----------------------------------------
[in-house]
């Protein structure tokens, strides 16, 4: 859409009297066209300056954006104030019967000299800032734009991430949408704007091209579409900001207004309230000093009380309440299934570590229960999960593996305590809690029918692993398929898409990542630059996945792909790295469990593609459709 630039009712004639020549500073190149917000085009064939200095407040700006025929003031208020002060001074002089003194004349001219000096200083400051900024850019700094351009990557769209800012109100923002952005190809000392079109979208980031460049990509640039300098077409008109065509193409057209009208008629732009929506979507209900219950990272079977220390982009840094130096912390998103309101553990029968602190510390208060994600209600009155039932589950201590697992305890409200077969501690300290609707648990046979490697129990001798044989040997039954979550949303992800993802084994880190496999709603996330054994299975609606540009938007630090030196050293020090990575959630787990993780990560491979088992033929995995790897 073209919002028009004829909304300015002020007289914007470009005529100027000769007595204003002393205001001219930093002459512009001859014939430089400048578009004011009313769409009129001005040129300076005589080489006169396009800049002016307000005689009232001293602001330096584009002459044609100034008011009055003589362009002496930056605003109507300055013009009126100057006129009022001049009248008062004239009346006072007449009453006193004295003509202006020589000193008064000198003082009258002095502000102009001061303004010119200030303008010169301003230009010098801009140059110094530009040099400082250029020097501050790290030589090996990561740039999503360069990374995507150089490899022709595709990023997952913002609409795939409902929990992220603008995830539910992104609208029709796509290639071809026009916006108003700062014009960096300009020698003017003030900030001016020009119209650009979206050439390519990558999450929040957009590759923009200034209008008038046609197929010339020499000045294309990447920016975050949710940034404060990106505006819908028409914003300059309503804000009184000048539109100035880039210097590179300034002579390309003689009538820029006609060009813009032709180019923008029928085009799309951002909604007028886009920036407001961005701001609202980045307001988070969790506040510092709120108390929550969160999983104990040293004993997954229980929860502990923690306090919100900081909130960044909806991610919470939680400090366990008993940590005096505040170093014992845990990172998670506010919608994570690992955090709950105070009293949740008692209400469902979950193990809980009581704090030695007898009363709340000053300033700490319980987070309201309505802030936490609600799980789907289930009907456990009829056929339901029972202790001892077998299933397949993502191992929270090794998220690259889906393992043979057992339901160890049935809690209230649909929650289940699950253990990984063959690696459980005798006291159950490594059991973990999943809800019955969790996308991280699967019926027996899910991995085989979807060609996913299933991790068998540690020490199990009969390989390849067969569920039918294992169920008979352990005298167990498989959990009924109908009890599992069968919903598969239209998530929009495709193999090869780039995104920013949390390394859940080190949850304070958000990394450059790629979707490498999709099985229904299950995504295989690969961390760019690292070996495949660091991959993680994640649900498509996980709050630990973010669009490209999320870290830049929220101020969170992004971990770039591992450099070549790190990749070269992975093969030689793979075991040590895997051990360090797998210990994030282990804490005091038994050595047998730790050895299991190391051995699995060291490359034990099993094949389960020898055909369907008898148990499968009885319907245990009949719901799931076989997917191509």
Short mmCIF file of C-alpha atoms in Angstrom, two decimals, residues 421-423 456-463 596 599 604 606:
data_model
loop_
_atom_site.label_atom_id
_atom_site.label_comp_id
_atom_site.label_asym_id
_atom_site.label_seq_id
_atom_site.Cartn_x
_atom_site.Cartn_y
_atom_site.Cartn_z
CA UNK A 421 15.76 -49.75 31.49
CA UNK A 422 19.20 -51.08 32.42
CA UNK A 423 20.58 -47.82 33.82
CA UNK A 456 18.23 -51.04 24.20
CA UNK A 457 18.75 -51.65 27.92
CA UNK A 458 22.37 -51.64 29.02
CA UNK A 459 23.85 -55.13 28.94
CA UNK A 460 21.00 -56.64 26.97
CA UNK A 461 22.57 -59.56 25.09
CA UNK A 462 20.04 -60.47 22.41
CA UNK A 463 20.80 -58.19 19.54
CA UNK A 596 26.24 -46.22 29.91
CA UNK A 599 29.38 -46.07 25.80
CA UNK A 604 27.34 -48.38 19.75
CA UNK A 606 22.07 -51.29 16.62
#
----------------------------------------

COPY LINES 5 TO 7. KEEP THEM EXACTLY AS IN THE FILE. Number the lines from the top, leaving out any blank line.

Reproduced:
loop_
_atom_site.label_atom_id
_atom_site.label_comp_id